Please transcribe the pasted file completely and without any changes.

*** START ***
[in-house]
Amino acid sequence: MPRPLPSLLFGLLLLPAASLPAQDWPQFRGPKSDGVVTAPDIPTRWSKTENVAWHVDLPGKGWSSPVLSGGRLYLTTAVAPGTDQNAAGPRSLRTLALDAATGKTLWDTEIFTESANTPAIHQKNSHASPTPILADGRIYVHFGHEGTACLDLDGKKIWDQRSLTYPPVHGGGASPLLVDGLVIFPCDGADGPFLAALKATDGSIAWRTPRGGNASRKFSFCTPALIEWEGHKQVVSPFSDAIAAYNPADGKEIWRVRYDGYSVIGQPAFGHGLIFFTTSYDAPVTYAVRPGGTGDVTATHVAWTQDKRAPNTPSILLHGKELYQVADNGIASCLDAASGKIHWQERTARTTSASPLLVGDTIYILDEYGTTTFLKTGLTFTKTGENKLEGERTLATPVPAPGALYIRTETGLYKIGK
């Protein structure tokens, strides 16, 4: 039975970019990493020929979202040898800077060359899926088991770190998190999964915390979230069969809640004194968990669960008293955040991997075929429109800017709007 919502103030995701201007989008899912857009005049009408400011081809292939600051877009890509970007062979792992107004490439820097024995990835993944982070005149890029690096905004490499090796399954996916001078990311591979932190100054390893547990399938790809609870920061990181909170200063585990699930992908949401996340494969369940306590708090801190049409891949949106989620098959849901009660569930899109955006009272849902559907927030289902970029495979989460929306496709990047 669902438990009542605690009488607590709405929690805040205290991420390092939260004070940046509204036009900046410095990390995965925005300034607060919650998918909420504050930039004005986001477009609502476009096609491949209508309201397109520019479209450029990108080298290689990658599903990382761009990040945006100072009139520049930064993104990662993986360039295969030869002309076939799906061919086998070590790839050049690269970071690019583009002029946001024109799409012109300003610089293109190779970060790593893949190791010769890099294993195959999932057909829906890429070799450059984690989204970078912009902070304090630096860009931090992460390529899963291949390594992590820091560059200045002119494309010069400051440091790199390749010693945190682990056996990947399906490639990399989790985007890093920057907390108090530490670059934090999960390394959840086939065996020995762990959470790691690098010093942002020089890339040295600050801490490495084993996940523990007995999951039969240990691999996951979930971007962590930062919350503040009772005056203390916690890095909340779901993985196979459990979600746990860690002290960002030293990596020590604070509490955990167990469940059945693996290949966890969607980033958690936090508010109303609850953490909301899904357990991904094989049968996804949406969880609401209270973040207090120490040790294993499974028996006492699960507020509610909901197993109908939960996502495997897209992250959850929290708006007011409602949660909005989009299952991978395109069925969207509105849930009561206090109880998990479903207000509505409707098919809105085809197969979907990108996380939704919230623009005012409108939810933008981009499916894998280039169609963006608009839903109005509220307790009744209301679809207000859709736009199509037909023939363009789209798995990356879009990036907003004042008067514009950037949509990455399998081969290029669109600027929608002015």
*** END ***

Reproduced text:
[in-house]
Amino acid sequence: MPRPLPSLLFGLLLLPAASLPAQDWPQFRGPKSDGVVTAPDIPTRWSKTENVAWHVDLPGKGWSSPVLSGGRLYLTTAVAPGTDQNAAGPRSLRTLALDAATGKTLWDTEIFTESANTPAIHQKNSHASPTPILADGRIYVHFGHEGTACLDLDGKKIWDQRSLTYPPVHGGGASPLLVDGLVIFPCDGADGPFLAALKATDGSIAWRTPRGGNASRKFSFCTPALIEWEGHKQVVSPFSDAIAAYNPADGKEIWRVRYDGYSVIGQPAFGHGLIFFTTSYDAPVTYAVRPGGTGDVTATHVAWTQDKRAPNTPSILLHGKELYQVADNGIASCLDAASGKIHWQERTARTTSASPLLVGDTIYILDEYGTTTFLKTGLTFTKTGENKLEGERTLATPVPAPGALYIRTETGLYKIGK
């Protein structure tokens, strides 16, 4: 039975970019990493020929979202040898800077060359899926088991770190998190999964915390979230069969809640004194968990669960008293955040991997075929429109800017709007 919502103030995701201007989008899912857009005049009408400011081809292939600051877009890509970007062979792992107004490439820097024995990835993944982070005149890029690096905004490499090796399954996916001078990311591979932190100054390893547990399938790809609870920061990181909170200063585990699930992908949401996340494969369940306590708090801190049409891949949106989620098959849901009660569930899109955006009272849902559907927030289902970029495979989460929306496709990047 669902438990009542605690009488607590709405929690805040205290991420390092939260004070940046509204036009900046410095990390995965925005300034607060919650998918909420504050930039004005986001477009609502476009096609491949209508309201397109520019479209450029990108080298290689990658599903990382761009990040945006100072009139520049930064993104990662993986360039295969030869002309076939799906061919086998070590790839050049690269970071690019583009002029946001024109799409012109300003610089293109190779970060790593893949190791010769890099294993195959999932057909829906890429070799450059984690989204970078912009902070304090630096860009931090992460390529899963291949390594992590820091560059200045002119494309010069400051440091790199390749010693945190682990056996990947399906490639990399989790985007890093920057907390108090530490670059934090999960390394959840086939065996020995762990959470790691690098010093942002020089890339040295600050801490490495084993996940523990007995999951039969240990691999996951979930971007962590930062919350503040009772005056203390916690890095909340779901993985196979459990979600746990860690002290960002030293990596020590604070509490955990167990469940059945693996290949966890969607980033958690936090508010109303609850953490909301899904357990991904094989049968996804949406969880609401209270973040207090120490040790294993499974028996006492699960507020509610909901197993109908939960996502495997897209992250959850929290708006007011409602949660909005989009299952991978395109069925969207509105849930009561206090109880998990479903207000509505409707098919809105085809197969979907990108996380939704919230623009005012409108939810933008981009499916894998280039169609963006608009839903109005509220307790009744209301679809207000859709736009199509037909023939363009789209798995990356879009990036907003004042008067514009950037949509990455399998081969290029669109600027929608002015």